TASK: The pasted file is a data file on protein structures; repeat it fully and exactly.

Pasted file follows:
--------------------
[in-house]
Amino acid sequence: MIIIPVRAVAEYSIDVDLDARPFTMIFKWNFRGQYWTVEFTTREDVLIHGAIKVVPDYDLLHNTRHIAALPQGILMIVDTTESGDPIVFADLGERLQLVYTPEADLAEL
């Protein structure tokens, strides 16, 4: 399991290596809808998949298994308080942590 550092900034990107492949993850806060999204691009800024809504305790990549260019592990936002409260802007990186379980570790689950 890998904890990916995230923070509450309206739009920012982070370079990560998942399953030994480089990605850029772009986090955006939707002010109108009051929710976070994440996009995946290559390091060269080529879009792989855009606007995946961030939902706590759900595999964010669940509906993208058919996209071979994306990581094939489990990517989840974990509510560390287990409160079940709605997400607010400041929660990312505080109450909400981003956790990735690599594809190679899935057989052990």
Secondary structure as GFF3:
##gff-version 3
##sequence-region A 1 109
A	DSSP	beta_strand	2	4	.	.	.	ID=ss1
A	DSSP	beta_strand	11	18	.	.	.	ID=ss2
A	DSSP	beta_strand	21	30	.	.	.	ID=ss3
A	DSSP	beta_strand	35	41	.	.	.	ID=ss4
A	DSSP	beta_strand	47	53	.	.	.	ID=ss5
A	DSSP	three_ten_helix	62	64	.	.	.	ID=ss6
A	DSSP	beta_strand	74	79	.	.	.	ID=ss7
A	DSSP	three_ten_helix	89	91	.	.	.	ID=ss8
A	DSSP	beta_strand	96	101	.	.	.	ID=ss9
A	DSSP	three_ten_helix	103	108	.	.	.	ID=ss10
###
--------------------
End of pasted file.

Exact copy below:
[in-house]
Amino acid sequence: MIIIPVRAVAEYSIDVDLDARPFTMIFKWNFRGQYWTVEFTTREDVLIHGAIKVVPDYDLLHNTRHIAALPQGILMIVDTTESGDPIVFADLGERLQLVYTPEADLAEL
């Protein structure tokens, strides 16, 4: 399991290596809808998949298994308080942590 550092900034990107492949993850806060999204691009800024809504305790990549260019592990936002409260802007990186379980570790689950 890998904890990916995230923070509450309206739009920012982070370079990560998942399953030994480089990605850029772009986090955006939707002010109108009051929710976070994440996009995946290559390091060269080529879009792989855009606007995946961030939902706590759900595999964010669940509906993208058919996209071979994306990581094939489990990517989840974990509510560390287990409160079940709605997400607010400041929660990312505080109450909400981003956790990735690599594809190679899935057989052990």
Secondary structure as GFF3:
##gff-version 3
##sequence-region A 1 109
A	DSSP	beta_strand	2	4	.	.	.	ID=ss1
A	DSSP	beta_strand	11	18	.	.	.	ID=ss2
A	DSSP	beta_strand	21	30	.	.	.	ID=ss3
A	DSSP	beta_strand	35	41	.	.	.	ID=ss4
A	DSSP	beta_strand	47	53	.	.	.	ID=ss5
A	DSSP	three_ten_helix	62	64	.	.	.	ID=ss6
A	DSSP	beta_strand	74	79	.	.	.	ID=ss7
A	DSSP	three_ten_helix	89	91	.	.	.	ID=ss8
A	DSSP	beta_strand	96	101	.	.	.	ID=ss9
A	DSSP	three_ten_helix	103	108	.	.	.	ID=ss10
###